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Juvenile polyposis (JPS) is an autosomal dominant disorder characterised by the presence of multiple gastro-intestinal juvenile polyps and an increased risk of colorectal cancer (CRC).1 JPS is caused by germline mutation of SMAD4 or BMPR1A, both involved in the transforming growth factor β/bone morphogenic protein (TGFβ/BMP) signalling pathway. A recent study by van Hattem et al, published in this journal (Gut 2008;57:623–7), showed that a germline defect in one of these genes is found in approximately 50% of JPS patients, with 30–40% being a point mutation or small deletion and 10–15% a large genomic deletion. Since no germline defect is found in ∼50% of JPS patients, it is likely that other genes exist which cause JPS.2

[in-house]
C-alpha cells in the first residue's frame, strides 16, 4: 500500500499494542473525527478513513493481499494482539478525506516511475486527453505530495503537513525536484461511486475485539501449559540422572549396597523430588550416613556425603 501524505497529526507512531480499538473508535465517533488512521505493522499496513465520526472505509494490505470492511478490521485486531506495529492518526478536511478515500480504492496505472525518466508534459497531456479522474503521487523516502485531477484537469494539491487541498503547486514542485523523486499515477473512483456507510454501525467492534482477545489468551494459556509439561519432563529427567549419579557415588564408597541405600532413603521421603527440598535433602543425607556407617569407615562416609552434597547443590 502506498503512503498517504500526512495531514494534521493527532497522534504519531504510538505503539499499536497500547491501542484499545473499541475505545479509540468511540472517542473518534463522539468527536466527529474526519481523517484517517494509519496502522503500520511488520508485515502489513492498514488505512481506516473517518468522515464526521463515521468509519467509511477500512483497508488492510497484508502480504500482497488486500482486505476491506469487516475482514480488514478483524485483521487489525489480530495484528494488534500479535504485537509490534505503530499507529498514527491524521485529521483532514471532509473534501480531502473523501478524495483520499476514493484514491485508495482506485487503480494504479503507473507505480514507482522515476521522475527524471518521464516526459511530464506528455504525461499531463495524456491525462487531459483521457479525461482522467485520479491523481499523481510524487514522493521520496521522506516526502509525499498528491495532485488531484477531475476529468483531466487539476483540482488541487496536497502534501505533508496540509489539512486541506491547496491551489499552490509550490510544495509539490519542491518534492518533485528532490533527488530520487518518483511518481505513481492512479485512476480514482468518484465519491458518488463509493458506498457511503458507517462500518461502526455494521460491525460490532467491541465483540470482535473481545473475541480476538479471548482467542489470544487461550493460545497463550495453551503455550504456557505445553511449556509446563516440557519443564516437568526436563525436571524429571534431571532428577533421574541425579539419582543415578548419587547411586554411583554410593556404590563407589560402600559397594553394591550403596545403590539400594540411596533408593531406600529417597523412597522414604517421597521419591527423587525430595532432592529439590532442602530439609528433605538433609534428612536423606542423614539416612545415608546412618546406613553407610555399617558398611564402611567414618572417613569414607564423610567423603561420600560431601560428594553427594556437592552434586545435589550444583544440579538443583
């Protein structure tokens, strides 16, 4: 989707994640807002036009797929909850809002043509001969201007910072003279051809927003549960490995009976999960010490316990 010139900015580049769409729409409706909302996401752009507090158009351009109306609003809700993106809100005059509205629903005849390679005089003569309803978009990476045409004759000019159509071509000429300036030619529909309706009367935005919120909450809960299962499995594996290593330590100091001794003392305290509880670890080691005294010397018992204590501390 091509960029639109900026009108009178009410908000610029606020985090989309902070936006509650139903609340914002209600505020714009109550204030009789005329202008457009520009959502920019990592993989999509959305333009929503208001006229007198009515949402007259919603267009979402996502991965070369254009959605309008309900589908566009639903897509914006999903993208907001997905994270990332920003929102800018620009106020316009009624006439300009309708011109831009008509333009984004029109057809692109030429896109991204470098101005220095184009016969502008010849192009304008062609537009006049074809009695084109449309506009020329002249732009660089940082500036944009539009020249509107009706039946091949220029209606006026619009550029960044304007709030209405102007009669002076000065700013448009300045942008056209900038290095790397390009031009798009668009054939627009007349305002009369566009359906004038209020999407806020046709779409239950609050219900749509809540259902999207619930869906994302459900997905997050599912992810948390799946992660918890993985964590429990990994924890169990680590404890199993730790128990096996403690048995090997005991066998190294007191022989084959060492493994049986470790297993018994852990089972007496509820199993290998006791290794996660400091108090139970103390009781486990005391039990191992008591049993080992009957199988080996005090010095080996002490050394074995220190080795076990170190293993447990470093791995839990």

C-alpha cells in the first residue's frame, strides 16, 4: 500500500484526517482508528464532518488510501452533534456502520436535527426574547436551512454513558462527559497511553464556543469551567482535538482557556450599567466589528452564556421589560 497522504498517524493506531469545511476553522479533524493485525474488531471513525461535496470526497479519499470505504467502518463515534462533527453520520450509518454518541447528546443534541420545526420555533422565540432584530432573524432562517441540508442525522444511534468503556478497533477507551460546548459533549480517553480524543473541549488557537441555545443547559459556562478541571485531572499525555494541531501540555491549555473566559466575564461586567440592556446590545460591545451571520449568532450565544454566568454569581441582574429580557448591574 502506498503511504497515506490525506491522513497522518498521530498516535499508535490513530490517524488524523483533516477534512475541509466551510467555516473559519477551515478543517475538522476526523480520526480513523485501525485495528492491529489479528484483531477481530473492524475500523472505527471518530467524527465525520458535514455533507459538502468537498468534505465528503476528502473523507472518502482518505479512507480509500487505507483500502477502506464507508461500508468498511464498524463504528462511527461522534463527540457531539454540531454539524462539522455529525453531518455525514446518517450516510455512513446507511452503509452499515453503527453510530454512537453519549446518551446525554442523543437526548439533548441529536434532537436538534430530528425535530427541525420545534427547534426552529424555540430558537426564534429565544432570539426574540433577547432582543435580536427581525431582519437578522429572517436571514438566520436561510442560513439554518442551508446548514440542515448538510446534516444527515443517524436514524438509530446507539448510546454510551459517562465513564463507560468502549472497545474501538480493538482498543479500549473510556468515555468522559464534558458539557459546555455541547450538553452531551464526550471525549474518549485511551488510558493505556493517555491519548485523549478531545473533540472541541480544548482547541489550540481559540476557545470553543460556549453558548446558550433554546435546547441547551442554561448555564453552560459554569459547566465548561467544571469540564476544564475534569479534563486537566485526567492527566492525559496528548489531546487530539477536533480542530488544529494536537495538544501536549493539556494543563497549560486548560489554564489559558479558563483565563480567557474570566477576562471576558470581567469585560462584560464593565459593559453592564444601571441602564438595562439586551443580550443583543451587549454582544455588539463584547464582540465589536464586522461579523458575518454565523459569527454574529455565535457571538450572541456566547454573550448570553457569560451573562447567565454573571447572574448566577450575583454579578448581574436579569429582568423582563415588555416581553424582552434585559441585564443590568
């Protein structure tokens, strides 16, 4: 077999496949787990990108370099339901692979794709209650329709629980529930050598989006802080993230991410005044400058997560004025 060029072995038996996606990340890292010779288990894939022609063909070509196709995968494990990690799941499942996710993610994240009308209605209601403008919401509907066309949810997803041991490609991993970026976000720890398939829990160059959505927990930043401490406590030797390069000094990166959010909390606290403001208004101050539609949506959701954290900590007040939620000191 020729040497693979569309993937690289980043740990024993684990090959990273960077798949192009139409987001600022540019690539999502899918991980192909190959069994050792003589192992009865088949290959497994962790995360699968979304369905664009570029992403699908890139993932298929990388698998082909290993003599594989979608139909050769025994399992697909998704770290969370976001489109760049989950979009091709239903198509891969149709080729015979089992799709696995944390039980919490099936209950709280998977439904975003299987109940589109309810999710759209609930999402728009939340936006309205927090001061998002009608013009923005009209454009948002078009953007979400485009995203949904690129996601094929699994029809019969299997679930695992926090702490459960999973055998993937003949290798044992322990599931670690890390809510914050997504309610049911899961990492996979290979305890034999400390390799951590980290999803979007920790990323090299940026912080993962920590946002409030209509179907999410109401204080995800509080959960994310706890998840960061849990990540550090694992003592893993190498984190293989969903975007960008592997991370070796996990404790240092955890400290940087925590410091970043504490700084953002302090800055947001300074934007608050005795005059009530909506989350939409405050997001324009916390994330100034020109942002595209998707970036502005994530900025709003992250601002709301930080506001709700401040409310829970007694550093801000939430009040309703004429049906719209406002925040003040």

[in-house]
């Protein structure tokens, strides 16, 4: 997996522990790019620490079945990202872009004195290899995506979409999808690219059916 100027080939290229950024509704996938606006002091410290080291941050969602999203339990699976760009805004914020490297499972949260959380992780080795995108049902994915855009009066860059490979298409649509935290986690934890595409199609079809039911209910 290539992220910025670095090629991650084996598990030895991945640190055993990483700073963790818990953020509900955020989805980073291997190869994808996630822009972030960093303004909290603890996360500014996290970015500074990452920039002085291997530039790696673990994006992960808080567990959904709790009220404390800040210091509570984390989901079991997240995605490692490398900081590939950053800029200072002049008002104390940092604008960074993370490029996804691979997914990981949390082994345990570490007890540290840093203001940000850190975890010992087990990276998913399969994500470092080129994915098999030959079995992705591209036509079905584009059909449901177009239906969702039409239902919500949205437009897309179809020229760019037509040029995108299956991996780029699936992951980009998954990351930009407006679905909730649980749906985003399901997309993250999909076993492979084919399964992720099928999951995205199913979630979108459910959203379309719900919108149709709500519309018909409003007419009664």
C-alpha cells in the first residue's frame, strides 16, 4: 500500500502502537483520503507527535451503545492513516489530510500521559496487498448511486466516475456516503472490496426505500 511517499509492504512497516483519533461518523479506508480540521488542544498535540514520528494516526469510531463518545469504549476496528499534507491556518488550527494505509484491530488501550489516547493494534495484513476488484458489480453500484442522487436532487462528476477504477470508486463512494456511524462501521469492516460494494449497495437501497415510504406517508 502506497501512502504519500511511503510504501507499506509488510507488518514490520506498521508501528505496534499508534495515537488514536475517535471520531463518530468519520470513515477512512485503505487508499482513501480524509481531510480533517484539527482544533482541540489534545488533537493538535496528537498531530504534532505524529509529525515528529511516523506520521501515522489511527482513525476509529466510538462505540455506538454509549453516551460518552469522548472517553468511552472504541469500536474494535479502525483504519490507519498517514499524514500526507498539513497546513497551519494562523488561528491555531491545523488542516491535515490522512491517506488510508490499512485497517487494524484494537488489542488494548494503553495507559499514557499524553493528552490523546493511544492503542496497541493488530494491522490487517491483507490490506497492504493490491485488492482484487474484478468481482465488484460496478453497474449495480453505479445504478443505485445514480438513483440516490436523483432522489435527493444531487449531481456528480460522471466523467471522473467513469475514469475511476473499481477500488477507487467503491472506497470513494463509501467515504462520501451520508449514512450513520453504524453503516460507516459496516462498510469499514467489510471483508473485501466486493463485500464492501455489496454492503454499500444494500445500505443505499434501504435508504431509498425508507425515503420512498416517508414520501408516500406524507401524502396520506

Several candidate genes, mostly involved in TGFβ/BMP signalling, have been investigated for a role in JPS pathogenesis. No mutations have been found in these genes.3–6 (table 1) Recently, the TGFβ co-receptor endoglin was proposed as a JPS susceptibility gene, but other studies could …
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